openai arize

Arize AI + OpenAI

Francisco Castillo

Data Scientist / Software Engineer

This blog was written in collaboration with Amit Goren, Group Product Marketing Manager at Arize

Using Arize and OpenAI together can help organizations better build unstructured models and monitor and troubleshoot those models in production, lowering costs and maximizing performance.

NLP Models Are Tough To Get Out Into the Real World and Monitor Once Deployed

According to multiple analyst estimates, over 80% of data is unstructured information like text, images, video, or audio. Leveraging this data for deep learning is time and resource-intensive. Unstructured data such as text requires some human labeling or annotation for teams to be able to group the data and find trends and insights. Given the difficulty in finding similarities, generating embeddings can help lower the dimensions and enable teams to better understand and visualize unstructured data.

When an unstructured model such as a natural language processing (NLP) model is ready to be deployed to production, teams frequently lack adequate tools to monitor and troubleshoot issues that may exist or emerge after deployment.

OpenAI Helps You Build Unstructured Models

OpenAI is an AI research and deployment company. Their mission is to ensure that artificial general intelligence — highly autonomous systems that outperform humans at most economically valuable work — benefits all of humanity. With AI systems like GPT-3, Codex and DALL-E, OpenAI provides the AI building blocks to power the next generation of products. Given a simple text-based instruction in natural language, GPT-3 and Codex returns a text or code completion. Given a text-based prompt, DALL-E renders photorealistic images or art. Together, these generative models open up a new world of use cases and applications.

Earlier this year, OpenAI released three families of embedding models for different functionalities: text similarity, text search and code search.

  • Text Similarity: Text similarity models provide embeddings that capture the semantic similarity of pieces of text.
  • Text Search: Text search models provide embeddings that enable large-scale search tasks, like finding a relevant document among a collection of documents given a text query.
  • Code Search: Code search models provide code and text embeddings for code search tasks.

Arize Helps You Monitor and Improve Your Unstructured Models

Arize is an ML observability platform that enables teams to log both structured and unstructured data to detect, root cause, and resolve model performance issues faster. With Arize’s purpose-built workflows for root cause analysis, teams can reduce time-to-resolution for even the most complex models.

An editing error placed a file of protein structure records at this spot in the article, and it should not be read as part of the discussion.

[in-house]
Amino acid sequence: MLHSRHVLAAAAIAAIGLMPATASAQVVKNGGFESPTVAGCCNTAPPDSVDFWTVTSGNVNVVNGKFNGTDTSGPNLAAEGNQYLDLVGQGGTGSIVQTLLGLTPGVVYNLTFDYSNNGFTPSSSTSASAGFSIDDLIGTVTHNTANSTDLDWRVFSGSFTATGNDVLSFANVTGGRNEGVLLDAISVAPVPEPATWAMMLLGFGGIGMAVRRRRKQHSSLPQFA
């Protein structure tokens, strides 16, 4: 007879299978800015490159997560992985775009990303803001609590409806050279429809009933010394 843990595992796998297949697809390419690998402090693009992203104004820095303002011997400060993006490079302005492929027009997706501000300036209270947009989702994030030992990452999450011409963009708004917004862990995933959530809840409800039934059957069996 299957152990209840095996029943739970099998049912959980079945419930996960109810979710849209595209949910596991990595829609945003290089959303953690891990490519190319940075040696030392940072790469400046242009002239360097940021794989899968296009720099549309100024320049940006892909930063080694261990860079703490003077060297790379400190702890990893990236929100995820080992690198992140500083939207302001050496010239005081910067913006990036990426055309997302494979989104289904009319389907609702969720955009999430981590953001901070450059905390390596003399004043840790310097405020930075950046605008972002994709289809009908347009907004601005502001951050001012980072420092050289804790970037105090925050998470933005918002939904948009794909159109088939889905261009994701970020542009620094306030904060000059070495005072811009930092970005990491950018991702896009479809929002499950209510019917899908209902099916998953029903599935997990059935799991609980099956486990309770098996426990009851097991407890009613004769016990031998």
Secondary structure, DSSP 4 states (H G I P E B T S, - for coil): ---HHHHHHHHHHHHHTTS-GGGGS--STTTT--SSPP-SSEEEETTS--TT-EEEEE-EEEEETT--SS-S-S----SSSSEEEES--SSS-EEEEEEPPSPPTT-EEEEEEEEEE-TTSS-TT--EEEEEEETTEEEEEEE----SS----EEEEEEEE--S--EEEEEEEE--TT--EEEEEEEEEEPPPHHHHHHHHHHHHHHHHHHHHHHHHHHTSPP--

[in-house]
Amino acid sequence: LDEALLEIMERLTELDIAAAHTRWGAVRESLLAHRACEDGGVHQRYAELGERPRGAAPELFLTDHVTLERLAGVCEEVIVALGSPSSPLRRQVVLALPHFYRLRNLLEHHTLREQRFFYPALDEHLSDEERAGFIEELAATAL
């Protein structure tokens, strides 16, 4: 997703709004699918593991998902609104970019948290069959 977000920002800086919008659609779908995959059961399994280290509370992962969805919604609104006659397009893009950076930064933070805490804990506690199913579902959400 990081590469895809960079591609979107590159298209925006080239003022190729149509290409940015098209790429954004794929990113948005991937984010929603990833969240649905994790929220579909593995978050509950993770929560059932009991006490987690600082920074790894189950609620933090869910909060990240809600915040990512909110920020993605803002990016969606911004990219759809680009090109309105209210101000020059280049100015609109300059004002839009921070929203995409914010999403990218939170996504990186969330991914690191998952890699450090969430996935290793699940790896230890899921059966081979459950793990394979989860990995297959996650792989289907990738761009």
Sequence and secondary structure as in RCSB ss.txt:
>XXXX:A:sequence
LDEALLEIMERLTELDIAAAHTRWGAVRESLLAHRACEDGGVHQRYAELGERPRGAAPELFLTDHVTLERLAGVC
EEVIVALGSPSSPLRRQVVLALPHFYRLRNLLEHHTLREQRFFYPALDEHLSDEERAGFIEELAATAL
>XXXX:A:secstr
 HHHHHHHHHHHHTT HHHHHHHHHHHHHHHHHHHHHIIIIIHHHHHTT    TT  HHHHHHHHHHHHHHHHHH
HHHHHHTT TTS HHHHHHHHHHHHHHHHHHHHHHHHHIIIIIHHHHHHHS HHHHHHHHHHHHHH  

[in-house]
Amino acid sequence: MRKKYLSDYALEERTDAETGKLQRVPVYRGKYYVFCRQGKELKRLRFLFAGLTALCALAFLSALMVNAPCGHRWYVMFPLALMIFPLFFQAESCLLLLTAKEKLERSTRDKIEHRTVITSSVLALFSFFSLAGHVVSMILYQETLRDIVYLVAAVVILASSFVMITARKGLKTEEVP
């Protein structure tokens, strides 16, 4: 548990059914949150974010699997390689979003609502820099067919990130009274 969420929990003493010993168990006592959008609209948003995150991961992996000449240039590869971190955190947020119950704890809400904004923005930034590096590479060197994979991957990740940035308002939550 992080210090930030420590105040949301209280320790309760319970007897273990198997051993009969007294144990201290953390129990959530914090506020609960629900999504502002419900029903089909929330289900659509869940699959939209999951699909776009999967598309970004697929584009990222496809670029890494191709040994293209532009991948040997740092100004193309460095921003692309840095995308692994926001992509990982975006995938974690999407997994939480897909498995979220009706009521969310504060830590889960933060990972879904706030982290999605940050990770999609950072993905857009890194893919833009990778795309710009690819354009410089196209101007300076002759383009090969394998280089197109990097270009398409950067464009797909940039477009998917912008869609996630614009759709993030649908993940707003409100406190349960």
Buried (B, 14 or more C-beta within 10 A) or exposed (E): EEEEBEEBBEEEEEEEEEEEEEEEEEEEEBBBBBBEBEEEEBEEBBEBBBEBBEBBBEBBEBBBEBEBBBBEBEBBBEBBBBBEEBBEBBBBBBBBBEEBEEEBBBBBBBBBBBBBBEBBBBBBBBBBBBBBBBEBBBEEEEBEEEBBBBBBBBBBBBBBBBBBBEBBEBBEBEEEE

Arize’s latest release includes support for embeddings to monitor and troubleshoot unstructured data models. By monitoring embeddings of their unstructured data, teams can proactively identify when their data is drifting and troubleshoot using Arize’s interactive UMAP visualization to identify new patterns or export segments for high-value labeling.

Example With Code

Here is an example of how to use OpenAI and Arize AI together for an NLP use case.


First, we need a vector representation or embedding of our input text. OpenAI offers a variety of models that can extract said embedding using just a couple lines of code.

Arize AI

Once we have our data, including the embeddings associated with the input text, the first step is to set up the Arize client. We will log the data afterward. Copy the Arize API_KEY and SPACE_KEY from your Arize Space Settings page to the variables in the cell below. We will also be setting up some metadata to use across all logging.

Next, we set up the Schema. A Schema instance specifies the column names for corresponding data in the dataframe. While we could define different Schemas for training and production datasets, the dataframes have the same column names, so the Schema will be the same.

Arize allows you to ingest not only the embedding vector, but the raw data associated with that embedding, or a URL link to that raw data. Therefore, up to three columns can be associated to the same embedding object*. To be able to do this, Arize’s SDK provides the EmbeddingColumnNames class, used below.

*NOTE: This is how we refer to the 3 possible pieces of information that can be sent as embedding objects:

  • Embedding vector (required)
  • Embedding data (optional): raw text associated with the embedding vector
  • Embedding link_to_data (optional): link to the data file (image, audio, …) associated with the embedding vector. Not represented in this example, learn more here.

Finally, we can send our data to Arize by using the log()method.

Once the data is in Arize and you set a baseline (i.e. training data), you can begin to troubleshoot. Here is an example of a drift tracking plot and a UMAP visualization of the data. In this case, both training and production data are superimposed, but another cluster of production data has appeared. This indicates that the model sees data in production qualitatively different from the data it was trained on, causing performance degradation.

Start Your Journey

Check out the full Colab on multi-class sentiment classification using OpenAI here and get started by signing up for your free Arize account.

Questions? Join the Arize community to learn from peers and get notified about workshops and events.